Why do we suffer?
This is a controversial question that has many explanations going about it. You often find yourself on the brink of giving up going through grief. Questions loom over your head. Caught in the existence paradox, you seek meaning in your wounds. Your tears salt the gashes that are left from the aftermath. You are left with more questions than answers. Why did they leave you? Why didn’t you say what you truly felt before it was too late? If God is good, why are you suffering?
Laura Formentini is someone who has gone through heartache with the passing of her son, Blaise. It is unimaginable, the suffering of losing a child.
But how did she deal with grief? And was she able to derive meaning from it?
The answer isn’t in the destination. It’s rather in the journey that leads to it—the moments of sadness, nostalgia, and emptiness.
What you do with those feelings is the decisive factor that leads you to a place of peace, of catharsis.
Laura emphasizes the power of journaling to her readers.
The Power Of Journaling
When you feel alone, you can often find a companion in yourself in times of need. Journalling can help you have the right conversations with yourself as your grief develops. Often you find yourself resenting words of comfort from people. It is because sometimes, the heart wants to listen to itself and come to terms with the void left inside it.
Make a habit of journaling the next time you have negative thoughts and when you find the time or are ready, revisit them to see how far you have come.
Contrary to popular belief, journalling isn’t just an amalgamation of your experiences. Your journal doesn’t necessarily need to be filled with how your day went or a conversation at all. The spirit finds its ways to vent; according to the situation, the medium of expression can vary.
Laura Formentini chose poetry as her raw expression to let her emotional state flow through strokes of pen, etching beautiful fables and nuances that were cathartic to her and her readers. The rawness in her words is a testimony to what she was going through at the time.
She kept a journal every day to let go of any tension inside her. Her poems are a depiction of how her overwhelming pain progressed down to her eventual acceptance and healing.
The journey finally leads to a realization, a resolution.
That’s the thing about storms; they pass like everything else fleeting in life. What’s left are memories like little balls of energy powering your nostalgia. The resolution slowly sinks into the quiet. After you’ve found your peace, you have a story. A tale of triumph from grief, something that most people can’t seem to get out of.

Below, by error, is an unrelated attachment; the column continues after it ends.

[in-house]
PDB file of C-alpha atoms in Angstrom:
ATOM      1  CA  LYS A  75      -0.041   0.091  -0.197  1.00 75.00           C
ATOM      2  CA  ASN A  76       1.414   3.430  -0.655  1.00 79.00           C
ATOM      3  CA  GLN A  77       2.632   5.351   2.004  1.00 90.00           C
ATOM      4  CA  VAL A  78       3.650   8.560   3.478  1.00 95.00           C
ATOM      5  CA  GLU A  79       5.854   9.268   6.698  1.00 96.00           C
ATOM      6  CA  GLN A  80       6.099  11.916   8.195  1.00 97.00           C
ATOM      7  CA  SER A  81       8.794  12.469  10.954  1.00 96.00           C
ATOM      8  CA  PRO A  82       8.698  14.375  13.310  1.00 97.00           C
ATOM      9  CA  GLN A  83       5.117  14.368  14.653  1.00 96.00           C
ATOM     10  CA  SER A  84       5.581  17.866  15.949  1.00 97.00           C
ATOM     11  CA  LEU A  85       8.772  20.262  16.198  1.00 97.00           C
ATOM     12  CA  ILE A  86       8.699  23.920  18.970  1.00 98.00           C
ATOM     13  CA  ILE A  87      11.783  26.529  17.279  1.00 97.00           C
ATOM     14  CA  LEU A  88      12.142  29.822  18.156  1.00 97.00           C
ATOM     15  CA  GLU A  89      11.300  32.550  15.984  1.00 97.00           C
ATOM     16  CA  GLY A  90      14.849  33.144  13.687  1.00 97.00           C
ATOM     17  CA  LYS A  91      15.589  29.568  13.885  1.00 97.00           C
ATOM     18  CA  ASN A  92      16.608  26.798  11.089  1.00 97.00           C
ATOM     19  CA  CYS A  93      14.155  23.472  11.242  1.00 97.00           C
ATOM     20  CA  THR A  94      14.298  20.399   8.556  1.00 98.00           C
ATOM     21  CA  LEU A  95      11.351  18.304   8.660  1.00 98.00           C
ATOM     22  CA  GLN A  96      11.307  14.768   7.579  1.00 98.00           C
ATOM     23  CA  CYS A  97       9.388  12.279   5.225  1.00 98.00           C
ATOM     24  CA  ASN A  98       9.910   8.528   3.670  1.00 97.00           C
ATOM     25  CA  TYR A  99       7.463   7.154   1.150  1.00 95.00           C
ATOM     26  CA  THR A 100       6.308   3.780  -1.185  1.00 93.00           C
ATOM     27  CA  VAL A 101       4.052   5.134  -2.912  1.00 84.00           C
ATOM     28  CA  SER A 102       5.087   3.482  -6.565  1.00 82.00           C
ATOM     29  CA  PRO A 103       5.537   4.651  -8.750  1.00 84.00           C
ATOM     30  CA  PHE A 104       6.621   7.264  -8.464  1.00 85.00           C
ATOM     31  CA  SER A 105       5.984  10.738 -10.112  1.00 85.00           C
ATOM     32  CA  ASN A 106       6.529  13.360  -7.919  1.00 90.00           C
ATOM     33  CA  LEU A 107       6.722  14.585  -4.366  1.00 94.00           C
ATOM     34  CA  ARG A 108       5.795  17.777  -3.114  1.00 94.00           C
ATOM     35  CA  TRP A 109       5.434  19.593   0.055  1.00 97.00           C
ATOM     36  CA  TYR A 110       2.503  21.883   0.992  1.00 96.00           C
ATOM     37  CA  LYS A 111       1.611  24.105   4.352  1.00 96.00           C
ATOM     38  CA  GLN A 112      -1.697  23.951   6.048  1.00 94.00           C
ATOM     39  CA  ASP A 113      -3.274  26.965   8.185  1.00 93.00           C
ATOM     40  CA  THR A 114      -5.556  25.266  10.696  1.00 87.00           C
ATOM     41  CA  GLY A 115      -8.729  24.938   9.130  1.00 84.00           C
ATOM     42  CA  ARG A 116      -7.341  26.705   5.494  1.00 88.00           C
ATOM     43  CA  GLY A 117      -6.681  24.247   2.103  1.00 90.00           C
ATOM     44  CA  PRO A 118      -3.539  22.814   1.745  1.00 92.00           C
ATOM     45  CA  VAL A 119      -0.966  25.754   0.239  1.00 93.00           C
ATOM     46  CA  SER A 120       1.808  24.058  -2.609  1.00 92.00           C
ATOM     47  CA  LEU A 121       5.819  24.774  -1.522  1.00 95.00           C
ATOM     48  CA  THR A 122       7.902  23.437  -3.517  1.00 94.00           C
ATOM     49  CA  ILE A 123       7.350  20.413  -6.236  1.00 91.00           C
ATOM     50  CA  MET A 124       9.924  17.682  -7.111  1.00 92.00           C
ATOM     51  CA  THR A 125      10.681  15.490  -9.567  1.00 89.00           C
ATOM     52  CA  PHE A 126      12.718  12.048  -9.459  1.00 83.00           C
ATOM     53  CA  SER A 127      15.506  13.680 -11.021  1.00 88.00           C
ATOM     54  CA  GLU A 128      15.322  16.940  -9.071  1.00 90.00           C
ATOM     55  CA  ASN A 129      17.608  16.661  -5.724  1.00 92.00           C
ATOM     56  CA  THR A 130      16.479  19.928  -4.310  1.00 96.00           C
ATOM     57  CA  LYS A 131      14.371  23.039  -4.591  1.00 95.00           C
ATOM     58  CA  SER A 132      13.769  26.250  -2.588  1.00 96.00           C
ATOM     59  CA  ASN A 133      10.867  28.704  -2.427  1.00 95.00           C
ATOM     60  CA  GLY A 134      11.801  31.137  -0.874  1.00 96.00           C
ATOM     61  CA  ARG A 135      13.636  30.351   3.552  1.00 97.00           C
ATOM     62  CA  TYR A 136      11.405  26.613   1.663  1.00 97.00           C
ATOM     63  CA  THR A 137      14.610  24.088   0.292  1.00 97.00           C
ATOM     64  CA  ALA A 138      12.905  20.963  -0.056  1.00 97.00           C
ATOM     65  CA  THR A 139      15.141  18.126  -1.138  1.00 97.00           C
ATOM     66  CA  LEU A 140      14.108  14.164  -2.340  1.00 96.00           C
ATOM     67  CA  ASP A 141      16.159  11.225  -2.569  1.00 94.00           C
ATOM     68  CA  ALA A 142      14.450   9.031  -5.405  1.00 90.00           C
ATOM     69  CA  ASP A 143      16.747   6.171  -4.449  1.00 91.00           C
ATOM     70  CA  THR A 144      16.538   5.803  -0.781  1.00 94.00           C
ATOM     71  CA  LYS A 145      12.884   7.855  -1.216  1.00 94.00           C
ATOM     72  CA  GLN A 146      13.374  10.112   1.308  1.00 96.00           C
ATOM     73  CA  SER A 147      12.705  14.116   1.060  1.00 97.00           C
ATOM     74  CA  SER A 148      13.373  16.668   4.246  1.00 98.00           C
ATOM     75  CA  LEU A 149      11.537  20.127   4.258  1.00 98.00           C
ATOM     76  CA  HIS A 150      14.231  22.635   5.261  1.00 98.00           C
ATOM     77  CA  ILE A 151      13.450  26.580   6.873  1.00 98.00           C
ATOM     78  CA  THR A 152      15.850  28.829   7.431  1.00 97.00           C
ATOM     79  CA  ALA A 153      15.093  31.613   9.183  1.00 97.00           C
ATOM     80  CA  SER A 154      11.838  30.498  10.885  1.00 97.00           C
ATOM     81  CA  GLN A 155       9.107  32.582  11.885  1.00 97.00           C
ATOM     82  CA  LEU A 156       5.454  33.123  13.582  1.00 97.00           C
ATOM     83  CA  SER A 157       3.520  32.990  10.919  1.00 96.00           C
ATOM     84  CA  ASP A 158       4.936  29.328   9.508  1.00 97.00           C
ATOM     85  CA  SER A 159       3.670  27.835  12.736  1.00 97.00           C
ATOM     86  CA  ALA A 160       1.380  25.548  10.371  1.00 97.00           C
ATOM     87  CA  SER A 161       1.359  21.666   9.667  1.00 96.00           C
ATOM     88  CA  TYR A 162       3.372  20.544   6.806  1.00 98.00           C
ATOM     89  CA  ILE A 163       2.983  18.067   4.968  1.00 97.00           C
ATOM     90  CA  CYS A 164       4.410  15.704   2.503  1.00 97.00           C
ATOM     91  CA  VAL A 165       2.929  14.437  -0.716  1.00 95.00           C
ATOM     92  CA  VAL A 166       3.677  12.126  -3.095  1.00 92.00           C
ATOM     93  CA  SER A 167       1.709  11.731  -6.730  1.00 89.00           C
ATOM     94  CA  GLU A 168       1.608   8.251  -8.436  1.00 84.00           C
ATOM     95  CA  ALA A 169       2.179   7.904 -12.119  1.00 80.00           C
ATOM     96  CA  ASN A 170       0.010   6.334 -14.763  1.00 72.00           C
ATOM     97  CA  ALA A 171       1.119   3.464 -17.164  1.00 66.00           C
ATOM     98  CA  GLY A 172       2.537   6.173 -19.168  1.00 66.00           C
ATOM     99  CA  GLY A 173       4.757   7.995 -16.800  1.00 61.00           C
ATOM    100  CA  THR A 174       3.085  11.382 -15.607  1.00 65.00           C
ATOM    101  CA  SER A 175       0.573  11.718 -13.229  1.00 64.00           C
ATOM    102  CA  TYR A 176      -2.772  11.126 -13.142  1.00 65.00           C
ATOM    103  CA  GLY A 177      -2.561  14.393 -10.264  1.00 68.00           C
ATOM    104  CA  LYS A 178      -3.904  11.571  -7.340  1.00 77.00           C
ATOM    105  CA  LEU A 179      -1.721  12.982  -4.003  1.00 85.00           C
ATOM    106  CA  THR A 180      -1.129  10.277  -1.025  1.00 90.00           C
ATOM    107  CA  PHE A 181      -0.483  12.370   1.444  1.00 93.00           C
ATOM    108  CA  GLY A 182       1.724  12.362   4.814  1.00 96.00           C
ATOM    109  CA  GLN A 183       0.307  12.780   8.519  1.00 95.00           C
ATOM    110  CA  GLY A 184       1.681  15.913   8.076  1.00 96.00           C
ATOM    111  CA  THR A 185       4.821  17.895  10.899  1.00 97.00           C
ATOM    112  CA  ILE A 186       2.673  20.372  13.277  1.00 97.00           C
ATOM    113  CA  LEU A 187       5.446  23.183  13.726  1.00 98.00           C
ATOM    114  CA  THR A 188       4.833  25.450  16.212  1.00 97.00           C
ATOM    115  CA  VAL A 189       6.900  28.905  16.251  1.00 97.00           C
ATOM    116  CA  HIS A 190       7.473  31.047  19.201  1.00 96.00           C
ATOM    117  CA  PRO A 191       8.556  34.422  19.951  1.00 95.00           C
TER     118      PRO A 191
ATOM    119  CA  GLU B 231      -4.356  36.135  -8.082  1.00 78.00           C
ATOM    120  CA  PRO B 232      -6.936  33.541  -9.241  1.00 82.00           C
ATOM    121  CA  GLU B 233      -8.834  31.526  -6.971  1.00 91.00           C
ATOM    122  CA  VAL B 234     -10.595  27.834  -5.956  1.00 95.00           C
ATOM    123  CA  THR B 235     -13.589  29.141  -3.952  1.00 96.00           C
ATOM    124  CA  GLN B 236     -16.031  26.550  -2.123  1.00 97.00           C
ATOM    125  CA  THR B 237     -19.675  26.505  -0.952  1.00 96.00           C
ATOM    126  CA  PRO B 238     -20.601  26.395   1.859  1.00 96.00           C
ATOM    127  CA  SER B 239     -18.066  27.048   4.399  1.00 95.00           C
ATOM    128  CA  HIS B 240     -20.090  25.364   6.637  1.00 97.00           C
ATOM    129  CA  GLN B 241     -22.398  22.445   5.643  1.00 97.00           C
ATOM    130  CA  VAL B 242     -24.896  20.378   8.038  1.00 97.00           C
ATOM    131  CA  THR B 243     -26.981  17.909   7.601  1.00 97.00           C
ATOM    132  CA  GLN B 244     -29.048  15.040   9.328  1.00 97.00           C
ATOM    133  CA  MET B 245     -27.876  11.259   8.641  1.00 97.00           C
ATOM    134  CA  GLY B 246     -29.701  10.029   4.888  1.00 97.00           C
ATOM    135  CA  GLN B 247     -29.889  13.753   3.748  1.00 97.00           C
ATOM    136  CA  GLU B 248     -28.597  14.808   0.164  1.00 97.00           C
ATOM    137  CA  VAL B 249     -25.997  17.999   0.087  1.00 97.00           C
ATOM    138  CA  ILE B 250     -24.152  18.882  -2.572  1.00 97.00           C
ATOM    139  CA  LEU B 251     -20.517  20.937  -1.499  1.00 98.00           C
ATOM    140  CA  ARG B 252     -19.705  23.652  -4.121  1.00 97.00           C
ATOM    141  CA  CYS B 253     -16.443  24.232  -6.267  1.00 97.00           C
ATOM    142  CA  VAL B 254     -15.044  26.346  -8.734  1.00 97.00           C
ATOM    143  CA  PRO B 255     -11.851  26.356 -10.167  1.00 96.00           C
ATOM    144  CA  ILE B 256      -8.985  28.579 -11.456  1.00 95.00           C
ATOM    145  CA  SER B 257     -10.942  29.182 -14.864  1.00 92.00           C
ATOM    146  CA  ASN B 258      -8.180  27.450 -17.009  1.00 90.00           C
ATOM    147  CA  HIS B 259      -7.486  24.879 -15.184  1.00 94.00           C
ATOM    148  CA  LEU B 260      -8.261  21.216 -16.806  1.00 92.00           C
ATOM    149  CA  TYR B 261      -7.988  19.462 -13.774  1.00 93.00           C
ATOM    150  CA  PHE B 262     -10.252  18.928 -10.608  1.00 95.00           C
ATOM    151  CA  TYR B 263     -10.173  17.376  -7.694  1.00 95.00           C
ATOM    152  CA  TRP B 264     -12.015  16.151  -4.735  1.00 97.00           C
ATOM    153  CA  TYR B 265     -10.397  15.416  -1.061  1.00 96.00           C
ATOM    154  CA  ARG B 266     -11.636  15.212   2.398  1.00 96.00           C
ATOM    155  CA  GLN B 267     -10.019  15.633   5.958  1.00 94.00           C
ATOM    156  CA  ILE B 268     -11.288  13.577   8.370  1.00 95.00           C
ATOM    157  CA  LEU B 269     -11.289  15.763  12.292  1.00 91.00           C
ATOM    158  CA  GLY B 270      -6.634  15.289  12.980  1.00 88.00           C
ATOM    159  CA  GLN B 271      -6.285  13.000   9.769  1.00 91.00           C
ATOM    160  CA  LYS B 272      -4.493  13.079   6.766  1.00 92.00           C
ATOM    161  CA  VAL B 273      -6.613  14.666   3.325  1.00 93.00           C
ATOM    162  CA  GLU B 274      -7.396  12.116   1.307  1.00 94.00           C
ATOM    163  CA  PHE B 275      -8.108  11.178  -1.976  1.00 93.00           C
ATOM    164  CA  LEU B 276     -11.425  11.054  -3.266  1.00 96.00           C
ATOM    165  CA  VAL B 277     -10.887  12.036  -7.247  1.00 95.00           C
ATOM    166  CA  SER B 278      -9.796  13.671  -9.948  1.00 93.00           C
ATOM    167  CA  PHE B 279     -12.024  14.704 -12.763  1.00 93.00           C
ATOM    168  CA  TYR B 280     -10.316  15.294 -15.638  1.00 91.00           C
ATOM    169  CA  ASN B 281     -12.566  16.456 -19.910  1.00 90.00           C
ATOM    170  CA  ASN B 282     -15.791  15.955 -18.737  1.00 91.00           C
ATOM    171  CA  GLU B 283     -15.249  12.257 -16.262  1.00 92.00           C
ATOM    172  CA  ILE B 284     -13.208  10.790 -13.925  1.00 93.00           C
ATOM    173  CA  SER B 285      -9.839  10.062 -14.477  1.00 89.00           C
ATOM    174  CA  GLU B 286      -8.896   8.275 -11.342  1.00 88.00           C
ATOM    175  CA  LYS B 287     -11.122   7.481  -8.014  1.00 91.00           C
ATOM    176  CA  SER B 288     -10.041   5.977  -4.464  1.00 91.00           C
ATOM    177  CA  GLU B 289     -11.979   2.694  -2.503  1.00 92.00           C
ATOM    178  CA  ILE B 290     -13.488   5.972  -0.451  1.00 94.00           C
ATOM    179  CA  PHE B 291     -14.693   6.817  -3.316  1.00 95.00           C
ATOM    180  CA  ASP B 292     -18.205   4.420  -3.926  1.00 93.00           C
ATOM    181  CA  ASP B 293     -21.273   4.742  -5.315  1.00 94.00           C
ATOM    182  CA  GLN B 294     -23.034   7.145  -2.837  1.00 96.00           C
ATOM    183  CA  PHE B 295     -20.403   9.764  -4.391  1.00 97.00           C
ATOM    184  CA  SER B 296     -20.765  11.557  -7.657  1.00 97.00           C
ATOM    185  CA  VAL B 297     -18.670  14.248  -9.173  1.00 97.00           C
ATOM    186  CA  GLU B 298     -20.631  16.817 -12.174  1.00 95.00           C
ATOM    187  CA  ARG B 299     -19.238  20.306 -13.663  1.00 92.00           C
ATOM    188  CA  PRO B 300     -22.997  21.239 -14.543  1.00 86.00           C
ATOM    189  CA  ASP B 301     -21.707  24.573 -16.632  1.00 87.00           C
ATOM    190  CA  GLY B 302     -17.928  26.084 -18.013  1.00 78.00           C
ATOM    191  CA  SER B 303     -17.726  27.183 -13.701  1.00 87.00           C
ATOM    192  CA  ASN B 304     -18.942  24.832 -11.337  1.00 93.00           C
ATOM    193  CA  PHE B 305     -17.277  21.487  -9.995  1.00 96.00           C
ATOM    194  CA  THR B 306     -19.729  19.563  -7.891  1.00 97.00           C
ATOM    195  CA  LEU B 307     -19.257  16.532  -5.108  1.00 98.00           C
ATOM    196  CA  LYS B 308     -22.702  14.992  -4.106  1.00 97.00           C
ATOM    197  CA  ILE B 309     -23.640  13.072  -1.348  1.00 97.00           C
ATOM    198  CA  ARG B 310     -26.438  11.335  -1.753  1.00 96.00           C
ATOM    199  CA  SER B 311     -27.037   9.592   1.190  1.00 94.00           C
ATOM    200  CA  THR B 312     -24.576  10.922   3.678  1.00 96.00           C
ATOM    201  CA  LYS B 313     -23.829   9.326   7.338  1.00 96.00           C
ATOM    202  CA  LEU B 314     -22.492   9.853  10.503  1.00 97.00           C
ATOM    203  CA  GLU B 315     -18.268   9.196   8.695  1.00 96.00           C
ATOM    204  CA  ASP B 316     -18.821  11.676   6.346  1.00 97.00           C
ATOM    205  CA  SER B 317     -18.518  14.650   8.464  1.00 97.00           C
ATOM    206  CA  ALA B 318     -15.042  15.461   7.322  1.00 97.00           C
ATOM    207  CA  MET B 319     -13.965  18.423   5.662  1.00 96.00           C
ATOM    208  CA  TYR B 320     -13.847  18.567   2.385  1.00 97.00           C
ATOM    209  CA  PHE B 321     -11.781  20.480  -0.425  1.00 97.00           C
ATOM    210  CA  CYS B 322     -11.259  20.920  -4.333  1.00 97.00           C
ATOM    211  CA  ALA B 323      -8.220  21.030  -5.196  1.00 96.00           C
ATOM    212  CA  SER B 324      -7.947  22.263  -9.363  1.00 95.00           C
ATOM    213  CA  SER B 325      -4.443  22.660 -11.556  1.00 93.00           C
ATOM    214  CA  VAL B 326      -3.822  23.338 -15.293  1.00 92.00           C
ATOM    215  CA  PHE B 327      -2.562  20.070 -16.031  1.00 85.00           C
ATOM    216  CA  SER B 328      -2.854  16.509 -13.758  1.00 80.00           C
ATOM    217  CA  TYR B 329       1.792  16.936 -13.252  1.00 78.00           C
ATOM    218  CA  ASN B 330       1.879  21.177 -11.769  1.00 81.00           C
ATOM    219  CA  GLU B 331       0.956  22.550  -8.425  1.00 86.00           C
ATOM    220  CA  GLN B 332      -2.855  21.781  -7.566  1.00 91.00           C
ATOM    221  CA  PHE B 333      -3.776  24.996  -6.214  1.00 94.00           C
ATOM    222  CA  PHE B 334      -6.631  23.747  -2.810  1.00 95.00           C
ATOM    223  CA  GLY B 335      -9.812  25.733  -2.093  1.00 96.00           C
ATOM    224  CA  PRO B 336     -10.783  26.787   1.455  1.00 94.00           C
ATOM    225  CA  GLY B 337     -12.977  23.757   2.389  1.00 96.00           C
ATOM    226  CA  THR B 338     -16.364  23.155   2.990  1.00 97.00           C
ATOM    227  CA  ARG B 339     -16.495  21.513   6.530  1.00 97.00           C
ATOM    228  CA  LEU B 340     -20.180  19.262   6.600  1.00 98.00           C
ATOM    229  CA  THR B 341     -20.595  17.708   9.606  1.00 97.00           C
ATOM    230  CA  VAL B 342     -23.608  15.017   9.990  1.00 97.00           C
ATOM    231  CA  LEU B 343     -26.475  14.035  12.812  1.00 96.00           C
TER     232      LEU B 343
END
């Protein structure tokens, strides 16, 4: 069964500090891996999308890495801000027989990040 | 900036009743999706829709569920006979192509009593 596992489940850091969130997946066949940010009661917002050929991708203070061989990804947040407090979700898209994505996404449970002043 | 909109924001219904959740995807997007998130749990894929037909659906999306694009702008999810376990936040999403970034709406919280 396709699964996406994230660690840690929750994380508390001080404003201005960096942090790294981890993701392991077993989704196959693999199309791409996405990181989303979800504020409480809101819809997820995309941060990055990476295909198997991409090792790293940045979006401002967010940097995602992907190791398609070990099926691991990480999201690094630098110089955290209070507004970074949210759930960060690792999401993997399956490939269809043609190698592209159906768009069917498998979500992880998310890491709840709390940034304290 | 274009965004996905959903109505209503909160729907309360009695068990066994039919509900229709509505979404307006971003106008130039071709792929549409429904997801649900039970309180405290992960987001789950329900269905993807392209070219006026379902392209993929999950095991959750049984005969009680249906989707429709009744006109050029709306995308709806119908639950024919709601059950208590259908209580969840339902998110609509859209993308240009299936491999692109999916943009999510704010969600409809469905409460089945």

You can either do two things with this story untold. Either you can let it be a book on your shelf, one you can dust off once in a while and keep to yourself. Or you can pass it on. Pass on the torch to light up the world of many others going through what you did.
It’s the legacy we leave on this earth that you are known for at the end of the day. Something you contribute to others. It may be your ability to touch lives with merely your smile, telling your peers to “rock on,” something Blaise does effortlessly.
Formentini took her documented journey through fables and prose and chose to encourage other people who are seeking shelter and solace under a tree. She gives her readers a ray of hope, like a warm beam of sunlight nourishing and nurturing the plant that will one day turn into an olive tree, a symbol of hope for whoever seeks it.
And the chain continues, one act of kindness rubs off another, and before you know it, the world starts to heal. It starts to transform with the metamorphosis of life.
This is why we’re here. This is why we strive. We’re here for good. Laura Formentini has set the benchmark for all those authors seeking resonance with their work. It will help them persevere and believe in their journey rather than the destination itself. Healing can only stem out of your pain.
Take the first step by picking up Twentyone Olive Trees. A work of art that gives you an escape, a safe space to vent your frustrations and sadness.
Carry the torch forward and continue a movement where people realize that death isn’t the end but a door to transformation.